Yesterday we had a glorious break in the six-week-long heat wave north Idaho has been experiencing.
Temperatures during this time rarely dipped below 90F, and more often hovered around 95F or higher. Without air conditioning (and without the constitution to handle heat), we were miserable.
But yesterday may have broken the back of the hot temps. Yesterday we had another one of those humdinger thunderstorms come through the panhandle.
We watched the Doppler radar all afternoon and spent the time battening down hatches. Since we expected to lose power (and therefore lose water, since our well pump is electric) we filled every livestock tank and chicken waterer brim-full.
I also topped off a few extra gallons of household water, in addition to the 40 or so gallons of drinking water we store.
We got the dishes done and the laundry caught up, and everyone took showers. The oil lamps were already filled from the last storm that came through.
We also fed the critters in the bull pen early. They were well-protected by the barn awning. The animals on the pond property, however, would just have to weather the storm.
The temperatures were in the high 80s and it was very humid as we waited for the storm cell to overtake us. Gradually the clouds started building up.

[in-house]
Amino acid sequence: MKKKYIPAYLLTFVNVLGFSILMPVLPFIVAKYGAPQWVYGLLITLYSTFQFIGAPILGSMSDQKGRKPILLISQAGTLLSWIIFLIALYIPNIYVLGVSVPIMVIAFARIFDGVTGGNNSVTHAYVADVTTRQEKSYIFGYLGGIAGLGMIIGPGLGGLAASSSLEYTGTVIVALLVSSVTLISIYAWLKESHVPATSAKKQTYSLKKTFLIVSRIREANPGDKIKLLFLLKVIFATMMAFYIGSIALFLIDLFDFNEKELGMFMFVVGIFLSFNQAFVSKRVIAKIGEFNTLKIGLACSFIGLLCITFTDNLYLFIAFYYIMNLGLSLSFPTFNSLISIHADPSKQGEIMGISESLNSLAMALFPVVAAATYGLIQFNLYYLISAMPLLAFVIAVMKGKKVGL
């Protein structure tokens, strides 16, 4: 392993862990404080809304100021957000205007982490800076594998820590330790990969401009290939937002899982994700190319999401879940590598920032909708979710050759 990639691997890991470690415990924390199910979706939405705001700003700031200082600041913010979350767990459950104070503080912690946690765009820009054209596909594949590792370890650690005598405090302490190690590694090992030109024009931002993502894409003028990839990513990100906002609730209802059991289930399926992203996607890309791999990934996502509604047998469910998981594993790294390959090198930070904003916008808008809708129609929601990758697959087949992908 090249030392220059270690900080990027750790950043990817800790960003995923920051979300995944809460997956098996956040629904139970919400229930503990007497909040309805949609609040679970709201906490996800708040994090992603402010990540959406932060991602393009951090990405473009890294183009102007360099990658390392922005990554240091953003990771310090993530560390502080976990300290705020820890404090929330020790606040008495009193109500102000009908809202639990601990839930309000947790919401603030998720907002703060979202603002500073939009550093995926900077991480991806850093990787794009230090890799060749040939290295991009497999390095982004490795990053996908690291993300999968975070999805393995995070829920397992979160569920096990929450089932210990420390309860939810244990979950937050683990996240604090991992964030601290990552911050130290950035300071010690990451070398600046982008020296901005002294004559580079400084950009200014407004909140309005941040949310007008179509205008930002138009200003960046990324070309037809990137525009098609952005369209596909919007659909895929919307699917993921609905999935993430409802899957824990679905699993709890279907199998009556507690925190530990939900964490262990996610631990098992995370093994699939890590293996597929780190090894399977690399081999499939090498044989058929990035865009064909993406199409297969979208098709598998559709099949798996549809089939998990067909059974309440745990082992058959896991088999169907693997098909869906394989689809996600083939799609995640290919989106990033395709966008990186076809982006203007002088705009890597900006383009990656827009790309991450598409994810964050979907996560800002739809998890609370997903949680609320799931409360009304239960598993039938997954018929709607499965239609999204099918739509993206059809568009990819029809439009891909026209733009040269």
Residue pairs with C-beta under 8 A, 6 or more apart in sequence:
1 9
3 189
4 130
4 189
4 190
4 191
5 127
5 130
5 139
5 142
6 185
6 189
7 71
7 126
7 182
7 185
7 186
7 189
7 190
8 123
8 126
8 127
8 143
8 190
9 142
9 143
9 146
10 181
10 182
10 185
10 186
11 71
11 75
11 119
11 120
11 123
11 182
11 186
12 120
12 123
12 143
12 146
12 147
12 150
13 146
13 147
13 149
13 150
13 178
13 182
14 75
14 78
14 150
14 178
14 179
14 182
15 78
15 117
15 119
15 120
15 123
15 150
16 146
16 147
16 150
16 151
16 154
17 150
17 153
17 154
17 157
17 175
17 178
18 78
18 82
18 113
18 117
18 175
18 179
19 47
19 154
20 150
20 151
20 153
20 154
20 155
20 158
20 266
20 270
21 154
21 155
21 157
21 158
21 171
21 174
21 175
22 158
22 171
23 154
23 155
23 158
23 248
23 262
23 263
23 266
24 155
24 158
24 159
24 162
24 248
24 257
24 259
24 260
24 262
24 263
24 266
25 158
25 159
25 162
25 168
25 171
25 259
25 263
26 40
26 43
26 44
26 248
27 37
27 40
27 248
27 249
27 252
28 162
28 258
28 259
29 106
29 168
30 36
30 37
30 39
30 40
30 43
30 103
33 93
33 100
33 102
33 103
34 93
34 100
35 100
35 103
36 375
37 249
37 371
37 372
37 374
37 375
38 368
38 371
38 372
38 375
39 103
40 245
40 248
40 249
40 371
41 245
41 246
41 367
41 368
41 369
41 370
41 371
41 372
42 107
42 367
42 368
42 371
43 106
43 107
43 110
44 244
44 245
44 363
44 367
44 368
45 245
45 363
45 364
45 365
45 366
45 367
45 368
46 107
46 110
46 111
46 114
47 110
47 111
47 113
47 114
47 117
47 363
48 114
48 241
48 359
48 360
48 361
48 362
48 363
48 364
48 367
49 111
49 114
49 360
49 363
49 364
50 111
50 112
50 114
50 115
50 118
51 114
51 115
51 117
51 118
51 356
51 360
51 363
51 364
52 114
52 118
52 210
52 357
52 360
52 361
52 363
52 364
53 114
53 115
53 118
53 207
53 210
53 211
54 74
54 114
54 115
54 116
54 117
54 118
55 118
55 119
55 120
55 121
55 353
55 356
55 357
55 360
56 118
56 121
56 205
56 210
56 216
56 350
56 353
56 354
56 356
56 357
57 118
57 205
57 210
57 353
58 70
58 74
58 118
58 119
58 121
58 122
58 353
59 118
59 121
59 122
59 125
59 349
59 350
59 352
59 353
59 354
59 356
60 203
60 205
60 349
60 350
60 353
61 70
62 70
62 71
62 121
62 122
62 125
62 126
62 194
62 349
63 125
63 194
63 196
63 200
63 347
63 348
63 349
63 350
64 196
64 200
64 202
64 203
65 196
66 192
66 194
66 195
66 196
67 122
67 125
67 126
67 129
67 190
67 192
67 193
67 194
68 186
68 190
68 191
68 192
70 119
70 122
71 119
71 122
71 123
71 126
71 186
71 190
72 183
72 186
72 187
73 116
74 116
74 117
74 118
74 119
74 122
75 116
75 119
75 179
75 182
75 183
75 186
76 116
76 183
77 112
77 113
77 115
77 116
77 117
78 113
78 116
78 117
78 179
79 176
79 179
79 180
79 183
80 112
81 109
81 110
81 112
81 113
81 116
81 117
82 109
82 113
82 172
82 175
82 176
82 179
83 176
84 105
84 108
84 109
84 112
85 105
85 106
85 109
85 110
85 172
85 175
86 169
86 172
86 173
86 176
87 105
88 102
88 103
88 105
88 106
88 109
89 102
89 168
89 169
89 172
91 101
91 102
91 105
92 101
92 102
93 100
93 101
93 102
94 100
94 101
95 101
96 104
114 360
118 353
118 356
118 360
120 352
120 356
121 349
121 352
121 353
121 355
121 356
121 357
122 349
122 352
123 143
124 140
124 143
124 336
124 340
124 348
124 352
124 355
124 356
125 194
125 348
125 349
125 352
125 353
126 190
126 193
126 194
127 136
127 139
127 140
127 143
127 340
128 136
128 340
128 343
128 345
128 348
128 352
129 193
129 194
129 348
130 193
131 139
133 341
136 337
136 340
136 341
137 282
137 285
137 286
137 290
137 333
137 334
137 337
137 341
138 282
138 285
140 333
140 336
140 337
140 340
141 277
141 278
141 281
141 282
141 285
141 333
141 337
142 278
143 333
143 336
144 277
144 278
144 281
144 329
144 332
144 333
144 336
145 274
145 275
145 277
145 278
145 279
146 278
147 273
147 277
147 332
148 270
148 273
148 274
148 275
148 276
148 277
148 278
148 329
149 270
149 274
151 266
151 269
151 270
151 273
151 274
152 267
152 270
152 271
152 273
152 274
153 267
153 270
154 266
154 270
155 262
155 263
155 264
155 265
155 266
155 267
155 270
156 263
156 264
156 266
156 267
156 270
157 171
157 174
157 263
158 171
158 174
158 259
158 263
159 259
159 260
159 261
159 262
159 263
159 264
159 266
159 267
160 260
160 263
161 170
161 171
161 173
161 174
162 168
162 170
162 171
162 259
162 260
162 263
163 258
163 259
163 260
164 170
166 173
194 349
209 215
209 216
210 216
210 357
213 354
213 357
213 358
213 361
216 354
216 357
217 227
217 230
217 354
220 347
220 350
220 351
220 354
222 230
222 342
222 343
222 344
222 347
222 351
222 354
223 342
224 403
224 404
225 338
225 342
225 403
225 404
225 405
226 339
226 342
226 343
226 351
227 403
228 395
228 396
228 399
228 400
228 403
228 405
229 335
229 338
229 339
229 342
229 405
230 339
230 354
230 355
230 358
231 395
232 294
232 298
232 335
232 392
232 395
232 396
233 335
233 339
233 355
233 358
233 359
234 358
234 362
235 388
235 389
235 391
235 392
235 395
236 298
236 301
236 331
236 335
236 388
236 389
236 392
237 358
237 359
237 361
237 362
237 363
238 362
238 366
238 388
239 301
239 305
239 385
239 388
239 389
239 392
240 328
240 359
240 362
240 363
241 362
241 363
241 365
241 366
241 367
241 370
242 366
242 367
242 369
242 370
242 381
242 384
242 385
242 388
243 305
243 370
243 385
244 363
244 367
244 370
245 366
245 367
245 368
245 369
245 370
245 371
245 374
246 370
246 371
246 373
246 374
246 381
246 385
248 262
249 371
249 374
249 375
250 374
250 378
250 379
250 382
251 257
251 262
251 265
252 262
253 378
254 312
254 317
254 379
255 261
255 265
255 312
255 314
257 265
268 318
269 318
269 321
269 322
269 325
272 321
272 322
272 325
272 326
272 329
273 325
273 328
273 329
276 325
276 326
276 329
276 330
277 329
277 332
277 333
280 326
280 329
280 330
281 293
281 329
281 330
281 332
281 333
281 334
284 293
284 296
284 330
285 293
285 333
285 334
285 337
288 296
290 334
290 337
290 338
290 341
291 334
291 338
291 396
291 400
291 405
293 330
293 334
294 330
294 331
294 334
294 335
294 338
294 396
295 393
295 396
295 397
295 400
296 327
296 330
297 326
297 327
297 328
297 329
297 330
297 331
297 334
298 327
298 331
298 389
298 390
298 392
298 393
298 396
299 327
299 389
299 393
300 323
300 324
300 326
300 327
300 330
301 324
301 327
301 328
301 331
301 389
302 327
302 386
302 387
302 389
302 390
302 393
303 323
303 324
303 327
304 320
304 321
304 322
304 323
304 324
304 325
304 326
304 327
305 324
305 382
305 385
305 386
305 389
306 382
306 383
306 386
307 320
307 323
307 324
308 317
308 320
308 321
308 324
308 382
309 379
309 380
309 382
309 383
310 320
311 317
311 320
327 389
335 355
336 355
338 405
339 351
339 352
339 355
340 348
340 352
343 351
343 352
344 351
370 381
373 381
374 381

At the very last minute I decided to jump in the shower since I was very sweaty, only to have the power flicker off once, then twice. When it came on the second time, I thought I'd make a dash for a shower and hope for the best. It worked.
By the time I emerged, the storm was full on us. Howling wind, torrential rain, flickering lightning, crashing thunder.
After about half an hour, the end was in sight. Surprisingly, except for those two flickers, the power stayed on.
The temperature dropped almost 25 degrees, down to 62F. Felt glorious! The air smelled fresh and clean and damp and delicious.
Unsurprisingly this morning dawned foggy.
The garden survived okay, except the wind knocked down a large portion of green pears. Grrrr.
But today's temperature never exceeded 70F. What a gift!
It was cool enough that I actually took a walk in the afternoon. All the dust was washed off the vegetation, and for the first time I noticed fall is creeping into north Idaho. The ninebark bushes are turning red.
I even saw a gaillardia, one of my favorite flowers. They seem almost too showy to be wild.
We're staying in the high 70s to mid 80s with chances of rain for the next few days, blessed relief for our area. I'll accept these temperatures as the gift they are!